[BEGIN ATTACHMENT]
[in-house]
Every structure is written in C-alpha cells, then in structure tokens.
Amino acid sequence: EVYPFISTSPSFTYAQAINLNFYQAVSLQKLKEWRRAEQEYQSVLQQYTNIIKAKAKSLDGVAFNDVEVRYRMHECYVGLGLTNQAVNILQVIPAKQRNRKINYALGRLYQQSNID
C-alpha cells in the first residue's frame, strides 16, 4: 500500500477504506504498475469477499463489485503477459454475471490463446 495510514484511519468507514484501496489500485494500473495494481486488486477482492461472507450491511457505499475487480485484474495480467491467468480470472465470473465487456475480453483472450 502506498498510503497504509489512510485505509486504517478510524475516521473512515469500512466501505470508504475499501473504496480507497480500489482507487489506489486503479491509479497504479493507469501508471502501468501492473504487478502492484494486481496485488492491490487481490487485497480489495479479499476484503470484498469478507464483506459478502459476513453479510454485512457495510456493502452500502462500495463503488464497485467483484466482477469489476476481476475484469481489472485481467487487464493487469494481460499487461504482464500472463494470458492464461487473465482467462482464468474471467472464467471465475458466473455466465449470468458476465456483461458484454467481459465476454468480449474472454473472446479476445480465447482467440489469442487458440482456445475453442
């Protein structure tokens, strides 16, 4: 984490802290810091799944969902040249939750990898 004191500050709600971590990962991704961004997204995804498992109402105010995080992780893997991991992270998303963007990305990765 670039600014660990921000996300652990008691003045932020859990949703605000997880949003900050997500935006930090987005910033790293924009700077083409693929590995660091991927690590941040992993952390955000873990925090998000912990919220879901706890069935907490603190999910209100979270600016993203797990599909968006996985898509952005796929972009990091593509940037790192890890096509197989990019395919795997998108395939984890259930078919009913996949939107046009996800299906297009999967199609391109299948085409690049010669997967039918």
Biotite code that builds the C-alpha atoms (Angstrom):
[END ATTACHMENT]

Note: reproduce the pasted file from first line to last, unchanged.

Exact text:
[in-house]
Every structure is written in C-alpha cells, then in structure tokens.
Amino acid sequence: EVYPFISTSPSFTYAQAINLNFYQAVSLQKLKEWRRAEQEYQSVLQQYTNIIKAKAKSLDGVAFNDVEVRYRMHECYVGLGLTNQAVNILQVIPAKQRNRKINYALGRLYQQSNID
C-alpha cells in the first residue's frame, strides 16, 4: 500500500477504506504498475469477499463489485503477459454475471490463446 495510514484511519468507514484501496489500485494500473495494481486488486477482492461472507450491511457505499475487480485484474495480467491467468480470472465470473465487456475480453483472450 502506498498510503497504509489512510485505509486504517478510524475516521473512515469500512466501505470508504475499501473504496480507497480500489482507487489506489486503479491509479497504479493507469501508471502501468501492473504487478502492484494486481496485488492491490487481490487485497480489495479479499476484503470484498469478507464483506459478502459476513453479510454485512457495510456493502452500502462500495463503488464497485467483484466482477469489476476481476475484469481489472485481467487487464493487469494481460499487461504482464500472463494470458492464461487473465482467462482464468474471467472464467471465475458466473455466465449470468458476465456483461458484454467481459465476454468480449474472454473472446479476445480465447482467440489469442487458440482456445475453442
């Protein structure tokens, strides 16, 4: 984490802290810091799944969902040249939750990898 004191500050709600971590990962991704961004997204995804498992109402105010995080992780893997991991992270998303963007990305990765 670039600014660990921000996300652990008691003045932020859990949703605000997880949003900050997500935006930090987005910033790293924009700077083409693929590995660091991927690590941040992993952390955000873990925090998000912990919220879901706890069935907490603190999910209100979270600016993203797990599909968006996985898509952005796929972009990091593509940037790192890890096509197989990019395919795997998108395939984890259930078919009913996949939107046009996800299906297009999967199609391109299948085409690049010669997967039918």
Biotite code that builds the C-alpha atoms (Angstrom):